AUGUSTA — Maine compares well to other states on the nation’s report card, but Education Commissioner Stephen Bowen is calling for improvements in literacy.

Results released Tuesday from the biennial National Assessment of Educational Progress show that Maine’s eighth-graders improved in mathematics. Maine students did not make significant progress, however, in fourth-grade mathematics or in reading for fourth or eighth grade.

The National Assessment of Educational Progress is known as the nation’s report card because a sampling of students from each state take the same test.

“It’s the one test we can actually use to compare to other states,” said David Connerty-Marin, spokesman for the Maine Department of Education.

In both reading and mathematics, for both grades four and eight, Maine students scored higher than the national average.

Maine is one of 13 states where eighth-graders improved in mathematics from 2009. Maine’s average score rose from 286 to 289, and the percentage of students scoring at or above proficient rose from 35 to 39.

Results for fourth-grade mathematics were unchanged from 2009. Maine’s eighth-graders made slight gains in reading.

Fourth-graders scored lower on average in reading, and the percentage rating proficient or higher declined from 35 to 32, but the federal report does not count the decline as significant.

On a national scale, the average mathematics scores rose by one point for each grade level, reaching their highest marks to date.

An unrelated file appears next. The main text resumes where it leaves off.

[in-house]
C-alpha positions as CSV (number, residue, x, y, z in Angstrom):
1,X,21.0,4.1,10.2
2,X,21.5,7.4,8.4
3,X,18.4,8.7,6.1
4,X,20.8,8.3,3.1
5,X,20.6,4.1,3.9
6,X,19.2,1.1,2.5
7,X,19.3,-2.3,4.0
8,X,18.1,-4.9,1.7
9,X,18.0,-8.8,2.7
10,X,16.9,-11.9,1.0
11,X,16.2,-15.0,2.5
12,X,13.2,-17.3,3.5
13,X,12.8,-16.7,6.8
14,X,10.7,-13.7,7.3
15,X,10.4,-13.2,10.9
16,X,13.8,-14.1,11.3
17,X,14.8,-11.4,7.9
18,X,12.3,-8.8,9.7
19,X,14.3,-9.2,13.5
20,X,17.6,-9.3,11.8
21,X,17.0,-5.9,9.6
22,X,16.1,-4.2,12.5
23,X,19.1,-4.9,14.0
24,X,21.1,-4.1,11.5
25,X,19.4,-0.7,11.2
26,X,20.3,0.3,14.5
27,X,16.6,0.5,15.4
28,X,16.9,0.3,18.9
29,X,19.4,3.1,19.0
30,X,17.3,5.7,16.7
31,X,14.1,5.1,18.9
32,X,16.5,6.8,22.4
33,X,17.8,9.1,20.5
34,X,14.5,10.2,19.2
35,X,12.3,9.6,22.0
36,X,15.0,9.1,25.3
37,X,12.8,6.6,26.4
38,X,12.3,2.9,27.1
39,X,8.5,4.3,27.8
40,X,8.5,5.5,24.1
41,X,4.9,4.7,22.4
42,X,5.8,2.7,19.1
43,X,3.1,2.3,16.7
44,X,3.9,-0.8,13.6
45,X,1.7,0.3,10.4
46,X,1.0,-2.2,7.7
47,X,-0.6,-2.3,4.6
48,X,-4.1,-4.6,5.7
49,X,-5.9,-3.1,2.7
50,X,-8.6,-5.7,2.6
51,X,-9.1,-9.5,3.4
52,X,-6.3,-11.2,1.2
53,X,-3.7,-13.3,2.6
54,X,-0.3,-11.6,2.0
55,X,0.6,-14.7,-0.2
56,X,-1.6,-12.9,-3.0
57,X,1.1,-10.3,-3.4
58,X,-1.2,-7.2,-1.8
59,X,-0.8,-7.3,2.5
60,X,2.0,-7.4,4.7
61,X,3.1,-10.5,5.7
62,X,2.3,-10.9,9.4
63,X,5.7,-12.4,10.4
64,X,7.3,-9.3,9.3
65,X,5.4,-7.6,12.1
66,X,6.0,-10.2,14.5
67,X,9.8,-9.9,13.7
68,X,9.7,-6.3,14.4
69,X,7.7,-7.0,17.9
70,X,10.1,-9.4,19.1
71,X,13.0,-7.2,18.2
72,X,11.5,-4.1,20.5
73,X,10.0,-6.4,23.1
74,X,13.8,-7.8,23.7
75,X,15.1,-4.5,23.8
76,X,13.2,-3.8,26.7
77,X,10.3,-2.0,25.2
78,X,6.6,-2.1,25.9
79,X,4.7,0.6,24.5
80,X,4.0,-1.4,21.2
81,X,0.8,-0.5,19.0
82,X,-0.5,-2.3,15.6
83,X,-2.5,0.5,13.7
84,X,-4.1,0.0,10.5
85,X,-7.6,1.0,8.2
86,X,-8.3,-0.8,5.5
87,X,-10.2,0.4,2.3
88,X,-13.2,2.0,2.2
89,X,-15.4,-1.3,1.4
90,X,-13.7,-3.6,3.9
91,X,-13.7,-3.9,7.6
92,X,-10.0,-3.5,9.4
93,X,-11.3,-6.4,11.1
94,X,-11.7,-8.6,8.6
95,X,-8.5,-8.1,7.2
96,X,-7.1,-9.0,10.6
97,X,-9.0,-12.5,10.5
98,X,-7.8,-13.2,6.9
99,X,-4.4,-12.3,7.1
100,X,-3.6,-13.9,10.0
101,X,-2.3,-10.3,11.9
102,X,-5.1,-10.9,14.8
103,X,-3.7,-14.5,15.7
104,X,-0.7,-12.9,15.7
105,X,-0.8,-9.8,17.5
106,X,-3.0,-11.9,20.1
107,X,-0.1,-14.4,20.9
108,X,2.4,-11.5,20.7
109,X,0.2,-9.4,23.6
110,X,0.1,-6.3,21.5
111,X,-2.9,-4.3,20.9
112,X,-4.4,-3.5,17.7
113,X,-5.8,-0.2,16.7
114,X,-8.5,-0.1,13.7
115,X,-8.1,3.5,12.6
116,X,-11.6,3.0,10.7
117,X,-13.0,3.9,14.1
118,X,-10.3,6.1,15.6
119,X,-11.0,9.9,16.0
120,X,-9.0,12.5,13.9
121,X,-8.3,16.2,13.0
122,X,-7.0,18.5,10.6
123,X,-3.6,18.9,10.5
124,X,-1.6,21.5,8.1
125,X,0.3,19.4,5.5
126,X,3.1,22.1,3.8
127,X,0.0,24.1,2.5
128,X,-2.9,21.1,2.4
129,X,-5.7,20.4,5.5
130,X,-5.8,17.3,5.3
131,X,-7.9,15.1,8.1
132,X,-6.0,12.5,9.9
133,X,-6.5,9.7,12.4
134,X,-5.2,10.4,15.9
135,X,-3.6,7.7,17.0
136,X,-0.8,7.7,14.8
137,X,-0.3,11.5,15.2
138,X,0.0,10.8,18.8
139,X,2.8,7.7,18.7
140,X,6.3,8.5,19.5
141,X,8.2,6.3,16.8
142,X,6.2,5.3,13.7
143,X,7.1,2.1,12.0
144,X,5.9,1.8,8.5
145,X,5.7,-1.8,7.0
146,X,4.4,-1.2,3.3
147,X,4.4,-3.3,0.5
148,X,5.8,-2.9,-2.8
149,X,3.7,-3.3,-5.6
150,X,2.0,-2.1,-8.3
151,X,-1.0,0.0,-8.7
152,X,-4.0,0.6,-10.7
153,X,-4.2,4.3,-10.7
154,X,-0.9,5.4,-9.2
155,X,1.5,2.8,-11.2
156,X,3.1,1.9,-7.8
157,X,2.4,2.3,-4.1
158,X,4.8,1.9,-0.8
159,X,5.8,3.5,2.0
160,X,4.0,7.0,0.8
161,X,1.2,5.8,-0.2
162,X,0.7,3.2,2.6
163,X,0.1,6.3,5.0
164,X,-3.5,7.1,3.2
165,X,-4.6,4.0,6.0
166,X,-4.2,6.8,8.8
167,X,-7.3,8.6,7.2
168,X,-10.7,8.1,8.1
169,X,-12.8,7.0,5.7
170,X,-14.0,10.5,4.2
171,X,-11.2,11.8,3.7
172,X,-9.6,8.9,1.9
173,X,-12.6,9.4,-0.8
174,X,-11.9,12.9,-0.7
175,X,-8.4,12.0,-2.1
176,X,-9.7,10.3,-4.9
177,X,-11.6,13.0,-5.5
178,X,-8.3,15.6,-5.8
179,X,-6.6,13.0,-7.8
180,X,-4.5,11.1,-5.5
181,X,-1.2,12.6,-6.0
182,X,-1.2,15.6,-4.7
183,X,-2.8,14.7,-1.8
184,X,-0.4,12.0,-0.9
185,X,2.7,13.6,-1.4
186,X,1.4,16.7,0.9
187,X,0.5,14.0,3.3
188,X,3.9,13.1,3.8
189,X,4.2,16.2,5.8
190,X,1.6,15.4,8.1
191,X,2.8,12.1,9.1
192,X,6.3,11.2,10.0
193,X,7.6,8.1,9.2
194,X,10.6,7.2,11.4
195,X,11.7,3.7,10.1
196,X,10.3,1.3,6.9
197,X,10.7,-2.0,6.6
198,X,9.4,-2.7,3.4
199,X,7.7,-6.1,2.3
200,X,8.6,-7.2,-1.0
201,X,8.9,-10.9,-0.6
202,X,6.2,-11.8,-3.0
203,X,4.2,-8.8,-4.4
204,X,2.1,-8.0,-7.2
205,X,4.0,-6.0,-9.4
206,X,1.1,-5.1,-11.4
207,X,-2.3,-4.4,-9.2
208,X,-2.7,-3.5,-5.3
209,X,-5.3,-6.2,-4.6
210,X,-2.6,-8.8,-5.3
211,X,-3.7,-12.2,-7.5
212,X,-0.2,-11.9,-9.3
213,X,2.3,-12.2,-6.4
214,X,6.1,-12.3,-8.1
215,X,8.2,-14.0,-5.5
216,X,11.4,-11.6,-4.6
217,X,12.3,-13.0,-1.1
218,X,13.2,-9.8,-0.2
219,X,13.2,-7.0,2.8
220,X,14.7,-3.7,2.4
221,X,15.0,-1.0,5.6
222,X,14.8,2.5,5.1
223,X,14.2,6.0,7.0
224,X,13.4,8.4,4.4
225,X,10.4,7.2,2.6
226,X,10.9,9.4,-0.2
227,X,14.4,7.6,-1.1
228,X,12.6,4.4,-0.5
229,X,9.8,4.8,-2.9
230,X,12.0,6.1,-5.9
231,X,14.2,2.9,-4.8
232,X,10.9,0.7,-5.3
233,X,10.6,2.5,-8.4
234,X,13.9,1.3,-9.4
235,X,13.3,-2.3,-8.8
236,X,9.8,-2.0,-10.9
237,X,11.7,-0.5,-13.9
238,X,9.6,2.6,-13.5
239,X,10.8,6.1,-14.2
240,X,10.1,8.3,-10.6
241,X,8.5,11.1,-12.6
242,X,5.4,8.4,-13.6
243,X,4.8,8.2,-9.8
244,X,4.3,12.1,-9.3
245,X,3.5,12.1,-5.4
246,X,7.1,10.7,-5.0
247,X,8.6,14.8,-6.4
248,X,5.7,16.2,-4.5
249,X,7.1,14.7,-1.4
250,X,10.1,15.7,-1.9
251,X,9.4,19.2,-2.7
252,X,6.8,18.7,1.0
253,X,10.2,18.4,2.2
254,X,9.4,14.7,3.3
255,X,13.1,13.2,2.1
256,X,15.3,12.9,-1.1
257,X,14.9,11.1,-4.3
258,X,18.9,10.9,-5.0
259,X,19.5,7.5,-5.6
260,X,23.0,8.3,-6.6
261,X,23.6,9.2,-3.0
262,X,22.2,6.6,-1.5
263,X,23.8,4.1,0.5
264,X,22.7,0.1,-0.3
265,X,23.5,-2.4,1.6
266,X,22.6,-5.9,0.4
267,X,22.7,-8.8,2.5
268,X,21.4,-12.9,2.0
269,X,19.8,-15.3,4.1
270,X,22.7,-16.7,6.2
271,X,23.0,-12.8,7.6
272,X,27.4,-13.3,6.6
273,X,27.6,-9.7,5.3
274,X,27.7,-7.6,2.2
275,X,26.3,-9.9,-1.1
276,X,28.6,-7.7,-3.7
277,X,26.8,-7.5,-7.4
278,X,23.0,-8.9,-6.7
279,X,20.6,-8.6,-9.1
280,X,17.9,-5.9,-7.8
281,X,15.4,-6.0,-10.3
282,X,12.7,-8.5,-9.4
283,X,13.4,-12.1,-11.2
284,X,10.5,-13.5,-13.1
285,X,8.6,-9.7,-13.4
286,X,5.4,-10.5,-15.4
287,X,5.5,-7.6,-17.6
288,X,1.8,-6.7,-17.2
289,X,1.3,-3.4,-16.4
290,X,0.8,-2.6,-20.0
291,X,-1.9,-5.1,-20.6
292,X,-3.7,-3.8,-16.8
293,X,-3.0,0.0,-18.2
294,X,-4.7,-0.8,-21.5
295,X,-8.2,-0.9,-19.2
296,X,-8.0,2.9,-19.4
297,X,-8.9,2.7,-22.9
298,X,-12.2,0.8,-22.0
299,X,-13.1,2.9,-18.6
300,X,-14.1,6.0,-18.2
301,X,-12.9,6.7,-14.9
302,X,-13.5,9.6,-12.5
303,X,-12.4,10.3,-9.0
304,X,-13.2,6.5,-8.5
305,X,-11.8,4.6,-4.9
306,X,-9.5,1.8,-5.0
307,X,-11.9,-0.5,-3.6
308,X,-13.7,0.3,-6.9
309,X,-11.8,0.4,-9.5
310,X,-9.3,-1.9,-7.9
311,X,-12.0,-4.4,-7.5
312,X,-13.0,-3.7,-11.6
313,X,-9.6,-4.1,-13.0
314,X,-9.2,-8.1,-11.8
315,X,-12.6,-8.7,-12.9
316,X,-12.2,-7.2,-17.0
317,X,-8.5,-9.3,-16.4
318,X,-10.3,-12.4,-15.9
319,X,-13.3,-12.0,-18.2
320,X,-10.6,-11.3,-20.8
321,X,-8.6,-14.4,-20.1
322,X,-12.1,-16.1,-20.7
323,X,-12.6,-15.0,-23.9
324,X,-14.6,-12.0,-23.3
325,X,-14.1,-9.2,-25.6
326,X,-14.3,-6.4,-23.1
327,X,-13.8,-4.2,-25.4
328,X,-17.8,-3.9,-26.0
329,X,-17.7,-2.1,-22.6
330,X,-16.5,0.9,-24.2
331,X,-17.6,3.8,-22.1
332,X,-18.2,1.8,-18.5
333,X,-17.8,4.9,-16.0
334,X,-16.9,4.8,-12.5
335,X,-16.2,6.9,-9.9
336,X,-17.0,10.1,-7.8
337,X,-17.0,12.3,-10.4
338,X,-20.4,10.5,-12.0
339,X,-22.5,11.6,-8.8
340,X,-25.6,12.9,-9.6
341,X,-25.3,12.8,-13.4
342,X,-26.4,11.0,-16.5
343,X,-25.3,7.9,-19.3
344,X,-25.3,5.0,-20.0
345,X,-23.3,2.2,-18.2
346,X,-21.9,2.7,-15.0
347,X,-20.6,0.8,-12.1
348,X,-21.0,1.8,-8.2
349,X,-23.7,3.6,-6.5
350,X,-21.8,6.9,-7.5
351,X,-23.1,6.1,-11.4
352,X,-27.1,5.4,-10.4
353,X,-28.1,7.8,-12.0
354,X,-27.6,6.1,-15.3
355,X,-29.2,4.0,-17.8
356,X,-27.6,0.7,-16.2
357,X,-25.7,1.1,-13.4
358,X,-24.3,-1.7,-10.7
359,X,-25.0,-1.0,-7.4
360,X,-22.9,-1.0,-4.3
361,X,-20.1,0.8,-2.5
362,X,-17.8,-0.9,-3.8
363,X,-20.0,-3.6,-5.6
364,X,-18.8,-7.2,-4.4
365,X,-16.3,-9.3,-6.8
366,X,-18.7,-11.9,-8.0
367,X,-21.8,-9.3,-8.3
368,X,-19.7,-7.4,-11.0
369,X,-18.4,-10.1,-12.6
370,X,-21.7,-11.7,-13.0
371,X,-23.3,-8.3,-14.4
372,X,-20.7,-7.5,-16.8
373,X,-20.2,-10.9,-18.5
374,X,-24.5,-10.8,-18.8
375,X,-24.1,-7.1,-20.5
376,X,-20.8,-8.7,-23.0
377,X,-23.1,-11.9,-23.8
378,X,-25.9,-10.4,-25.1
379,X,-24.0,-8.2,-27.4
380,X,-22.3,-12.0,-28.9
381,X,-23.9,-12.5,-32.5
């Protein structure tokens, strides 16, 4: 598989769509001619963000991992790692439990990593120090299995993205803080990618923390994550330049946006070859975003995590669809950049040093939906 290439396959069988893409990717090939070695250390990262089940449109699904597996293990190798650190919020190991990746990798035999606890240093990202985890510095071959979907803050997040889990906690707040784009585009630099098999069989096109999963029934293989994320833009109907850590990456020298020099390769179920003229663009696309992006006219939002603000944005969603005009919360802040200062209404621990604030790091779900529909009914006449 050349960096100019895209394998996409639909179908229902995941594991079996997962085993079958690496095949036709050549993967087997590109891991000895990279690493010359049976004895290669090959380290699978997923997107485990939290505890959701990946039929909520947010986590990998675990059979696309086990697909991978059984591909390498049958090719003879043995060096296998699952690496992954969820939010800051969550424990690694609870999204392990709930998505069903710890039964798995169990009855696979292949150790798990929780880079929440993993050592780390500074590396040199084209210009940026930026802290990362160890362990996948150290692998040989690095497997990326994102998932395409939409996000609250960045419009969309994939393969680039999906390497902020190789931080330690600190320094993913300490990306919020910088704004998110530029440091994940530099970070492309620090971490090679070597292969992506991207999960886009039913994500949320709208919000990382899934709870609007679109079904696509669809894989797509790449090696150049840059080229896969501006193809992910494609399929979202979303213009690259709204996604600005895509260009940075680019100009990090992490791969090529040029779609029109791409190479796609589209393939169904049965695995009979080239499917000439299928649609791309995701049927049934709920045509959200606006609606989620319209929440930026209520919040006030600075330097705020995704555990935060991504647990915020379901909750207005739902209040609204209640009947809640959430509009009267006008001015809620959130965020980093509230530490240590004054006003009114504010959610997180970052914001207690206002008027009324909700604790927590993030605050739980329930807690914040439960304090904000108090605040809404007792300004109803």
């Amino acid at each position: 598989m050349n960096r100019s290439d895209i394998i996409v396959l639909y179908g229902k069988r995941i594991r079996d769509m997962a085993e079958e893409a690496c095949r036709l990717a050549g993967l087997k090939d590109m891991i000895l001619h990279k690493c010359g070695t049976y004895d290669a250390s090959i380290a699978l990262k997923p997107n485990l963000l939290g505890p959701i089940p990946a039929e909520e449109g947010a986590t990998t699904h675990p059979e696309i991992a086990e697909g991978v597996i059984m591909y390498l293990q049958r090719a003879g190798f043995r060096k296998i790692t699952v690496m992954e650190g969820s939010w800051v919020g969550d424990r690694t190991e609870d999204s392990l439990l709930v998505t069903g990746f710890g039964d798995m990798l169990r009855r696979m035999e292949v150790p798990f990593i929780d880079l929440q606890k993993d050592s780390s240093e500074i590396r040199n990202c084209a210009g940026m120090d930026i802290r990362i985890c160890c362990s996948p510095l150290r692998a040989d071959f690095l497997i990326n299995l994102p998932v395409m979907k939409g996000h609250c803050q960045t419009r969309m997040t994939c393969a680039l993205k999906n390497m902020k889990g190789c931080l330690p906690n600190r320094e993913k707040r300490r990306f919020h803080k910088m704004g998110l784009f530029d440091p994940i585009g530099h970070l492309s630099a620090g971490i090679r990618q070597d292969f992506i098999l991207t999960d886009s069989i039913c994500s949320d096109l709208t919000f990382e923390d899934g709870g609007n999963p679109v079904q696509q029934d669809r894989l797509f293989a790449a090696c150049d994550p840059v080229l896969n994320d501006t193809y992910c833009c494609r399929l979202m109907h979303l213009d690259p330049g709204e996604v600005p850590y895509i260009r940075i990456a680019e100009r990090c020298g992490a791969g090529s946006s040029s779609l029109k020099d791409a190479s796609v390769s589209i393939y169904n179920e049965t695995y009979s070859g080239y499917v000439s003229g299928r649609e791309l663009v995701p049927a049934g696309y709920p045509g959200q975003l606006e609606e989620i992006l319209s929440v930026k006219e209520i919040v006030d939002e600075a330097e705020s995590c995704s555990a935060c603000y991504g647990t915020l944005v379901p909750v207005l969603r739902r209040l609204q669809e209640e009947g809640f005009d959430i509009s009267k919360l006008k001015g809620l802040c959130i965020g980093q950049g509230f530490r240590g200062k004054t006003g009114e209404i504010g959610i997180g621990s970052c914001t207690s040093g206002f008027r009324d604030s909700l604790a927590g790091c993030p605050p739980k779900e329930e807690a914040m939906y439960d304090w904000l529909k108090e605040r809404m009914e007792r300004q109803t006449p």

The average reading score for eighth grade rose by one point, but the average fourth-grade score remained unchanged.

Connerty-Marin noted that reading scores have not risen significantly since testing began in 1992.
“So we’re flat in reading. We’ve been flat for a long time,” he said. “The whole country’s relatively flat in reading. So we say OK, we’re not unique. Everybody’s having this problem, so how are we going to address it?”

The Maine Department of Education is already working on a statewide literacy plan, expected to be completed before the end of the year. The plan will focus on better coordination of various resources and systems in the state, such as instruction in K-12 schools, early childhood education, parent education and training for teachers.

“We want to make sure that all of it is working in concert toward a unified goal and with some alignment in how they approach things,” Connerty-Marin said. “There’s research out there that tells us how kids learn, but we’re not necessarily applying it.”

Several nonprofit organizations also promote literacy in the state, for both children and adults, including the Maine Family Literacy Initiative, Maine Humanities Council, Raising Readers and Maine Reads.

Maine Reads coordinates among the state’s literacy agencies, distributes books to kindergarten students and teaches parents how to read with children so it’s fun for everyone.

While the organization does not get involved in policy, Executive Director Sarah Cecil said she is glad for attention to the issue.

“It’s a really important cause,” Cecil said. “You’re trying to ensure that people have a happy future, essentially.”

Susan McMillan can be contacted at 621-5645 or at [email protected]